The influence of global climate change on accumulation and toxicity of persistent organic pollutants and chemicals of emerging concern in Arctic food webs, study published on the Environmental science Processes & impacts, makes an interesting retrospective on this delicate topic, and warns about the risks they run.
The researchers say: "This review summarizes current understanding of how climate change-driven physical and ecological processes influence the levels of persistent organic pollutants (POPs) and contaminants of emerging Arctic concern (CEACs) in Arctic biota and food webs.
The review also highlights how climate change may interact with other stressors to impact contaminant toxicity, and the utility of modeling and newer research tools in closing knowledge gaps on climate change-contaminant interactions.Permafrost thaw is influencing the concentrations of POPs in freshwater ecosystems.
Physical climate parameters, including climate oscillation indices, precipitation, water salinity, sea ice age, and sea ice quality show statistical associations with POPs concentrations in multiple Arctic biota.Northward range-shifting species can act as biovectors for POPs and CEACs into Arctic marine food webs.Shifts in trophic position can alter POPs concentrations in populations of Arctic species.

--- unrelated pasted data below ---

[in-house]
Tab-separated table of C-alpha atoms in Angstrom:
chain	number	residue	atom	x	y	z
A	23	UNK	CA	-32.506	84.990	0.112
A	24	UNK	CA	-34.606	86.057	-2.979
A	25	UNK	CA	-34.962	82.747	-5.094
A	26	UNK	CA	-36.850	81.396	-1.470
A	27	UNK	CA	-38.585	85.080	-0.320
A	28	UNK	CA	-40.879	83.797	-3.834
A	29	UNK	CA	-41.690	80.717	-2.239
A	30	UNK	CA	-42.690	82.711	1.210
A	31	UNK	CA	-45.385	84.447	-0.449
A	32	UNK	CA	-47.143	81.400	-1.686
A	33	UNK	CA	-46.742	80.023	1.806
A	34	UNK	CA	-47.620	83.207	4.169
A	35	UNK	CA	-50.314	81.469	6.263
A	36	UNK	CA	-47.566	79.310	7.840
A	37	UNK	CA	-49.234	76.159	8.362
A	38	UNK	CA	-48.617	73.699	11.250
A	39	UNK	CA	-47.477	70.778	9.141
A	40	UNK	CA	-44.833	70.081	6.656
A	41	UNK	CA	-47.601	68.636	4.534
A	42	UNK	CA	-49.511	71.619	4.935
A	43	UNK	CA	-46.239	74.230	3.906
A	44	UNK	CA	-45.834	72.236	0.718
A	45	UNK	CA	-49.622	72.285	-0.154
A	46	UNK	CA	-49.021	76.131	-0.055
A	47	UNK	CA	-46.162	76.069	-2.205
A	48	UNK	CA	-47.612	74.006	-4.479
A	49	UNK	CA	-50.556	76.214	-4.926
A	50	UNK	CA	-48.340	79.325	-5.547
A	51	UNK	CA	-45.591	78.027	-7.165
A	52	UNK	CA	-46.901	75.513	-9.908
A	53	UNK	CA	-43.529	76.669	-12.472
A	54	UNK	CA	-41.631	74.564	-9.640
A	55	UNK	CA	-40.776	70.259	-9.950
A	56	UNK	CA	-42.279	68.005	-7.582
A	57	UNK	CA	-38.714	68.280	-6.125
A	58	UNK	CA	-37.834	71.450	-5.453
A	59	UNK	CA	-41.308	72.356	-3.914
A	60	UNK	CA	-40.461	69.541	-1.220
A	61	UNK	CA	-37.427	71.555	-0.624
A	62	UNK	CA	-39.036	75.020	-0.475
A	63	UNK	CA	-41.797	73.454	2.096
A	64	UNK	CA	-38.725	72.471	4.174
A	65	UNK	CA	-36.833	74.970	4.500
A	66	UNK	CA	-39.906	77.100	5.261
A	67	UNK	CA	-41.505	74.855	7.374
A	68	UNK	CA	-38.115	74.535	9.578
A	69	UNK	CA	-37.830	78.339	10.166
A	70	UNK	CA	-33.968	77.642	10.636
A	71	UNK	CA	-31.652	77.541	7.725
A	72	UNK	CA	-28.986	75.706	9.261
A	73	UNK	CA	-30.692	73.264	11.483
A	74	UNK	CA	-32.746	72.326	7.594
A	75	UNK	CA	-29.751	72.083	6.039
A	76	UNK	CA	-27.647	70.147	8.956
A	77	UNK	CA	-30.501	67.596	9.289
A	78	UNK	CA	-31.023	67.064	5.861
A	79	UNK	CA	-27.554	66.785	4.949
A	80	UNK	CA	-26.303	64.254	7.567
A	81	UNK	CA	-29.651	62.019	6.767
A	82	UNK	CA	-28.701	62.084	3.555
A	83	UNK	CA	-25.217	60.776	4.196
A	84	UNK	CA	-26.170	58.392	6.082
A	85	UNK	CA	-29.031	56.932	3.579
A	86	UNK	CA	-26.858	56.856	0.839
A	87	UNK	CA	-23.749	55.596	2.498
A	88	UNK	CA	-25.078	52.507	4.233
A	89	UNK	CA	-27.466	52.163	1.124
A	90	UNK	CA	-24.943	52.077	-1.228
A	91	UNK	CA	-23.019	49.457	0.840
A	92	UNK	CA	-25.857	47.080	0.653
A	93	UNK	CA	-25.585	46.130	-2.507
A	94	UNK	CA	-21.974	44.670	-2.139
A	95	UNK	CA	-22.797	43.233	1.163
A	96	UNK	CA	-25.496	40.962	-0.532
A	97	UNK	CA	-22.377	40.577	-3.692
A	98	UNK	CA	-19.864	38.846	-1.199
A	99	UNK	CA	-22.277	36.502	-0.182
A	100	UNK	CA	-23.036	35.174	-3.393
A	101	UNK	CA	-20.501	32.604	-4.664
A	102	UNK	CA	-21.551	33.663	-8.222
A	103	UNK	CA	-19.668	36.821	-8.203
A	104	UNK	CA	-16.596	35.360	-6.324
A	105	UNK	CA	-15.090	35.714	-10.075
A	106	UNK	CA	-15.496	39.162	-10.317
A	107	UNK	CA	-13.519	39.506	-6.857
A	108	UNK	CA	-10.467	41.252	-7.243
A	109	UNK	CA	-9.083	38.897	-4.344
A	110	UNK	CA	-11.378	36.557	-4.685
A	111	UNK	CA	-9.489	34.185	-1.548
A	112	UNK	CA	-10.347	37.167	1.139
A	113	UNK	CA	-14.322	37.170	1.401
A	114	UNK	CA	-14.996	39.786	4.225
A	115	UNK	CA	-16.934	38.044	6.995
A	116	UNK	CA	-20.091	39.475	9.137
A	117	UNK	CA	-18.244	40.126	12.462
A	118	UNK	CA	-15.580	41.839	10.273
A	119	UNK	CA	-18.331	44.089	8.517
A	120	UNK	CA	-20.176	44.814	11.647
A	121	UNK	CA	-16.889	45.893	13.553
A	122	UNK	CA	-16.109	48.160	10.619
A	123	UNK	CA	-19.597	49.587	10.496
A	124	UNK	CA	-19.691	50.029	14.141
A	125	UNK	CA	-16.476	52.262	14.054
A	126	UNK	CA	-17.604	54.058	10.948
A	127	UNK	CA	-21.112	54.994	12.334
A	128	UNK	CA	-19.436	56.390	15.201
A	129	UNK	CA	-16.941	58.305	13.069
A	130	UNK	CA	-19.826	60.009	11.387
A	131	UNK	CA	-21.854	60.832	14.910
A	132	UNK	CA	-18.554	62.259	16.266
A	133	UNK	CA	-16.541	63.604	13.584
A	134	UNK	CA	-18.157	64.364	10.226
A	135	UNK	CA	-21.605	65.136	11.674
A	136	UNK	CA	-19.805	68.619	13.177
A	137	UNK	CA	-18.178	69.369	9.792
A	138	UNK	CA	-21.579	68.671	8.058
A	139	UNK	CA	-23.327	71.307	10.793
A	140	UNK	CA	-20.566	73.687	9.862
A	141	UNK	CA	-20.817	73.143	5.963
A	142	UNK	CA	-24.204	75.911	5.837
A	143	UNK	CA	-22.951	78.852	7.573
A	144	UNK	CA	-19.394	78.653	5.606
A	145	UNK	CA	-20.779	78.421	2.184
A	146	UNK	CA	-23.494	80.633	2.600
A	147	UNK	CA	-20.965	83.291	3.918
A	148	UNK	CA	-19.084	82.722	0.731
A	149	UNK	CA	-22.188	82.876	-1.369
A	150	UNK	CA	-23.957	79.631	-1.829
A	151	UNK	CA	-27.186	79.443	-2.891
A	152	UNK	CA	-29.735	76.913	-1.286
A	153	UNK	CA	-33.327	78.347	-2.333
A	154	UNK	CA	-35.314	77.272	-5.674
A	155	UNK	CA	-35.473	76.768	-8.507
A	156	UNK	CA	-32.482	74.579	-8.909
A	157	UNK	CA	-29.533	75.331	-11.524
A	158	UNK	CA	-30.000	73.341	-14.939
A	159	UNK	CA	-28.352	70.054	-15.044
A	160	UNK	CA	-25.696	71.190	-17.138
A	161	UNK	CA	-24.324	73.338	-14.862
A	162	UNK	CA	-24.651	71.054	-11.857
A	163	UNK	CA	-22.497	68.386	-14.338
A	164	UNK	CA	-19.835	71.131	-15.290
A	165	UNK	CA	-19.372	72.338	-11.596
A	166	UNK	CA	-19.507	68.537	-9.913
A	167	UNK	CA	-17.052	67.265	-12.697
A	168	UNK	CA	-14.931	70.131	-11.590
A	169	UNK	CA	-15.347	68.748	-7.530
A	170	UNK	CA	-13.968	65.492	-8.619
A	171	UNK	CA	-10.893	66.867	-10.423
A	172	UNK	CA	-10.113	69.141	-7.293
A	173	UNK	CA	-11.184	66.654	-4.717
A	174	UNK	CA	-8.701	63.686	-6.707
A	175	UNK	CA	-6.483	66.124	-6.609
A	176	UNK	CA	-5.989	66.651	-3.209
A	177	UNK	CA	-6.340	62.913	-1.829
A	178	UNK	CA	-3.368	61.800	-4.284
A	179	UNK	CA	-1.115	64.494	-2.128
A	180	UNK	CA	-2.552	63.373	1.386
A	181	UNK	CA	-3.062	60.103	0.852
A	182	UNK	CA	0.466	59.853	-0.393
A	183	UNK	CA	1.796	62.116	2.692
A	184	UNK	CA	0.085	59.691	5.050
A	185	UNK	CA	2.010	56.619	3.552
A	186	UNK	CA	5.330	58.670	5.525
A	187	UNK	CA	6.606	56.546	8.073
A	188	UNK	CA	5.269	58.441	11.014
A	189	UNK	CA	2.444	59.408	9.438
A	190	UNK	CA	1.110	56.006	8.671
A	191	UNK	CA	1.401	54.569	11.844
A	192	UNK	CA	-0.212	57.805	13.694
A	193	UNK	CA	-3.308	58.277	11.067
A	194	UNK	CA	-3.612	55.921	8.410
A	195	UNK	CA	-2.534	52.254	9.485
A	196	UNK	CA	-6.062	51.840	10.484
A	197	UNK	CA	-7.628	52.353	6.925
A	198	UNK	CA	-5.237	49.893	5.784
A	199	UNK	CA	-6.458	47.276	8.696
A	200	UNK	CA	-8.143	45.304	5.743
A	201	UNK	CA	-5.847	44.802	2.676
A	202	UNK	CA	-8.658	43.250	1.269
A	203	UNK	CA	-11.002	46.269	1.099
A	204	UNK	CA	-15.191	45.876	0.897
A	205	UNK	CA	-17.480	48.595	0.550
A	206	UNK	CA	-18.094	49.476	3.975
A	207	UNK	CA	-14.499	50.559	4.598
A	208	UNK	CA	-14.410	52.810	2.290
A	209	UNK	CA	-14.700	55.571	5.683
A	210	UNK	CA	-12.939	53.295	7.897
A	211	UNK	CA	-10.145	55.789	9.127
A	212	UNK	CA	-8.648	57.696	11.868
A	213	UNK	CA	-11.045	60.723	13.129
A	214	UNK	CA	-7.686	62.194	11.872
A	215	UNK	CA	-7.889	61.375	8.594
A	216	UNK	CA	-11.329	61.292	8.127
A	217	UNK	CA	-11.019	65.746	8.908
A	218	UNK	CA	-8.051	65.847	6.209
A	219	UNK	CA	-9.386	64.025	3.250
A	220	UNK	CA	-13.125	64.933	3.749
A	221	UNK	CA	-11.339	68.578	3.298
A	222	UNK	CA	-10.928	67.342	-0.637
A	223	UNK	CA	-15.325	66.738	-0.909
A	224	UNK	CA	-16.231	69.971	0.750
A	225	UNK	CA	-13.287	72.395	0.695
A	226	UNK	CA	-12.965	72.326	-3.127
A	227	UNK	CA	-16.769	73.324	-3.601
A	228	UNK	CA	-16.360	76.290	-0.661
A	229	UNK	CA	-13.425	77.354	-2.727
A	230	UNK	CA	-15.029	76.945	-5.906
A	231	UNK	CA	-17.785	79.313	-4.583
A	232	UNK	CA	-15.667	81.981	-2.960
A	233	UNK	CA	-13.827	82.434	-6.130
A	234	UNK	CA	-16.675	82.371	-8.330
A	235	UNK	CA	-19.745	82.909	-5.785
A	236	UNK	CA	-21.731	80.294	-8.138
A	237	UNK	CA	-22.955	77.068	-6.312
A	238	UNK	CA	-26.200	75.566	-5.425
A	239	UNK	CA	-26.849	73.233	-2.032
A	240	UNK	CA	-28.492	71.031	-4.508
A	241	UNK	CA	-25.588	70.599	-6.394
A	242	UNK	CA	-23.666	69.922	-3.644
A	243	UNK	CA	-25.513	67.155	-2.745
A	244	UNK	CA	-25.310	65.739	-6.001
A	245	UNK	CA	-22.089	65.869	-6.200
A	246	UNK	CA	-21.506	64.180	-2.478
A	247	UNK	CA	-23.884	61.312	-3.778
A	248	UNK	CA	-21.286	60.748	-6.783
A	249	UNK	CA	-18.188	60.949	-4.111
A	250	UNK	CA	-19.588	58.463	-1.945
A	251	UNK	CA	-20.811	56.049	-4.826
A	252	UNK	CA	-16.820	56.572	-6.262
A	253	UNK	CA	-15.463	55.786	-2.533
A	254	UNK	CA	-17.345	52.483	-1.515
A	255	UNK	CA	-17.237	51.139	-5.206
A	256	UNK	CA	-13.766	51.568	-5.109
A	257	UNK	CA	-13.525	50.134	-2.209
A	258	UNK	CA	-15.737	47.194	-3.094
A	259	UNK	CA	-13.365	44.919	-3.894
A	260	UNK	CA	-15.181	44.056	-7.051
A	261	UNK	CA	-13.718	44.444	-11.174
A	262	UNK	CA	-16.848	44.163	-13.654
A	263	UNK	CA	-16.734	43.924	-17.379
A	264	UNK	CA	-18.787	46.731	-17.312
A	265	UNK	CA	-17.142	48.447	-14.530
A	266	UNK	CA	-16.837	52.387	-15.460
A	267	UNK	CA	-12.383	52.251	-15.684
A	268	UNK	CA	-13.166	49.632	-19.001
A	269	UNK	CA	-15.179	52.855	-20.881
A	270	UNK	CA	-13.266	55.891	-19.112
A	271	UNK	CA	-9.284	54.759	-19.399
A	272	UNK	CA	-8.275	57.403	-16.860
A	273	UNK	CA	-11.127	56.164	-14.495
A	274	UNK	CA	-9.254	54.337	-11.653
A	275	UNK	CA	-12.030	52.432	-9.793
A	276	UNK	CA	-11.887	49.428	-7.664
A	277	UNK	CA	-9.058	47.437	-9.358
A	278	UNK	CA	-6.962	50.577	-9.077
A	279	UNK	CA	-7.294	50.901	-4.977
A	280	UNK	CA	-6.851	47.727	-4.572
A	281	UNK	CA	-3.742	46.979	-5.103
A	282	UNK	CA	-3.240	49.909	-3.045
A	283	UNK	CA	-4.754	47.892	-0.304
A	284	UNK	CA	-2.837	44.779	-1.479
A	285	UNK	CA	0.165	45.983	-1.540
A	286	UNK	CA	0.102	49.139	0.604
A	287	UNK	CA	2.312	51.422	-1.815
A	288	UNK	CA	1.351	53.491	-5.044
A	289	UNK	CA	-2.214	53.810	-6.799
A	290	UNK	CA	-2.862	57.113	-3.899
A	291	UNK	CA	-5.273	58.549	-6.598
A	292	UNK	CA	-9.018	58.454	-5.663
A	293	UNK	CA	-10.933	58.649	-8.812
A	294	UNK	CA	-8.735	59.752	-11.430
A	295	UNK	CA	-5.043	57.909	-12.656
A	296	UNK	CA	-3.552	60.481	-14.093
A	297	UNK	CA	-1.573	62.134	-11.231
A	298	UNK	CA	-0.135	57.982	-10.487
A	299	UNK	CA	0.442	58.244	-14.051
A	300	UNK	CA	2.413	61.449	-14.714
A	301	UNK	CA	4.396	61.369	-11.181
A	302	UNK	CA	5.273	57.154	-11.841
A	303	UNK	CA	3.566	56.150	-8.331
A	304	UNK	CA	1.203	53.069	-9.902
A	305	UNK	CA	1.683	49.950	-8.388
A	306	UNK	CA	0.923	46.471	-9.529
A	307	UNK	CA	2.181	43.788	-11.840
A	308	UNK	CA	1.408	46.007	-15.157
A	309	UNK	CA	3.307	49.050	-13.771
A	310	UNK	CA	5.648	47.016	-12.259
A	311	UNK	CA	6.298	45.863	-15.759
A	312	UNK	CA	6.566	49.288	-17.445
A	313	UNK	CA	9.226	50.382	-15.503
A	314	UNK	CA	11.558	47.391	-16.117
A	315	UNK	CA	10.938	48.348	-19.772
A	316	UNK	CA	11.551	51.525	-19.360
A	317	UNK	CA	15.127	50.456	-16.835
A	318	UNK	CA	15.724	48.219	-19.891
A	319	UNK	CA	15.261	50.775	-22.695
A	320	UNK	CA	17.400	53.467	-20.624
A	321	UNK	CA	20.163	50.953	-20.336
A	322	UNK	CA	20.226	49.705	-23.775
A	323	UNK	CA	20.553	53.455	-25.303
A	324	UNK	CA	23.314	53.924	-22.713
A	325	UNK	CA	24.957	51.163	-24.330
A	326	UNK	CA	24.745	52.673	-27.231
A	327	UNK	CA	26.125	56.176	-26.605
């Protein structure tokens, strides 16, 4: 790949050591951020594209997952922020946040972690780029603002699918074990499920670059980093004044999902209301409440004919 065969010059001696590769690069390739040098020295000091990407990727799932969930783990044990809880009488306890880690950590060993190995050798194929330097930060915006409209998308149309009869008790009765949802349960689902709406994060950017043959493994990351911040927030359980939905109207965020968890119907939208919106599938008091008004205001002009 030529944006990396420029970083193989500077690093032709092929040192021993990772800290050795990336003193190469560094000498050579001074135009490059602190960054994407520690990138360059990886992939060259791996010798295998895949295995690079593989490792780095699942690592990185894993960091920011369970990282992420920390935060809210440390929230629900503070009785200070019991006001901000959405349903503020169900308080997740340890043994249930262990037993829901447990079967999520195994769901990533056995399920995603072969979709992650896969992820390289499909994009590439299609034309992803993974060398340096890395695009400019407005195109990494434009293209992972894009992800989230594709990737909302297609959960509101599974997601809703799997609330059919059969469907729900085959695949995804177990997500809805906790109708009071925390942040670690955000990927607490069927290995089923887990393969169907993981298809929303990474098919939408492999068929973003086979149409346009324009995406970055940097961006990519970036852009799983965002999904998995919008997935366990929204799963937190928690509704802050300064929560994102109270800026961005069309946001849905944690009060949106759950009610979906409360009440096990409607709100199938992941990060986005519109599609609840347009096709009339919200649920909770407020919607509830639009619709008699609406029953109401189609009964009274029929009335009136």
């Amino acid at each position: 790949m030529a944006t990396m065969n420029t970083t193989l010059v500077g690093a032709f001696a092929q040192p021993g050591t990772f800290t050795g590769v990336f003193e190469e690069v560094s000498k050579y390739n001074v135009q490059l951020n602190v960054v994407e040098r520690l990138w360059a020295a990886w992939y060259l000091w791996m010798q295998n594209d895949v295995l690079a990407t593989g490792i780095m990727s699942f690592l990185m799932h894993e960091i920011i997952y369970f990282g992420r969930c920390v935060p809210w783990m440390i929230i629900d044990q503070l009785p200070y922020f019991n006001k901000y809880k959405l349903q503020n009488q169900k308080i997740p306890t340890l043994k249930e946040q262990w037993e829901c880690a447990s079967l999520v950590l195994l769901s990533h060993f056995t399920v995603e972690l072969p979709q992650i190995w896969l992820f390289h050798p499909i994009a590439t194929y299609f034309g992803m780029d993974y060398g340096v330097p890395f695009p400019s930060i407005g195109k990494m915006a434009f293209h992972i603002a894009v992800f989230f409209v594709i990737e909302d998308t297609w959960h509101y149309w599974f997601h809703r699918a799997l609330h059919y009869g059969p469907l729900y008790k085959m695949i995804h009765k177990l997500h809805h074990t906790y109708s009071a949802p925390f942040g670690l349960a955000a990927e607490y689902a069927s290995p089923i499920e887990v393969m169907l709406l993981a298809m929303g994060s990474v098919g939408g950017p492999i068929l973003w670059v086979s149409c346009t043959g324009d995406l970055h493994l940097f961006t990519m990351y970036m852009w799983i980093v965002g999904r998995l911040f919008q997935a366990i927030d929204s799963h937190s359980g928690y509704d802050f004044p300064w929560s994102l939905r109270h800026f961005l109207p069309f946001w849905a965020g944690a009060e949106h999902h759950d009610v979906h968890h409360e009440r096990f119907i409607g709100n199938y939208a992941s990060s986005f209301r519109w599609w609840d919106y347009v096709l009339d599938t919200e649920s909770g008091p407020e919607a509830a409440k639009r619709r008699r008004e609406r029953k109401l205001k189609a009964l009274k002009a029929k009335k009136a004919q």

Reductions in body condition are associated with increases in levels of POPs in some biota. Although collectively understudied, multiple stressors, including contaminants and climate change, may act to cumulatively impact some populations of Arctic biota.
Models are useful for predicting the net result of various contrasting climate-driven processes on POP and CEAC exposures; however, for some parameters, especially food web changes, insufficient data exists with which to populate such models.
In addition to the impact of global regulations on POP levels in Arctic biota, this review demonstrates that there are various direct and indirect mechanisms by which climate change can influence contaminant exposure, accumulation, and effects; therefore, it is important to attribute POP variations to the actual contributing factors to inform future regulations and policies.
To do so, a broad range of habitats, species, and processes must be considered for a thorough understanding and interpretation of the consequences to the distribution, accumulation, and effects of environmental contaminants.
Given the complex interactions between climate change, contaminants, and ecosystems, it is important to plan for long-term, integrated pan-Arctic monitoring of key biota and ecosystems, and to collect ancillary data, including information on climate-related parameters, local meteorology , ecology, and physiology, and when possible, behavior, when carrying out research on POPs and CEACs in biota and food webs of the Arctic."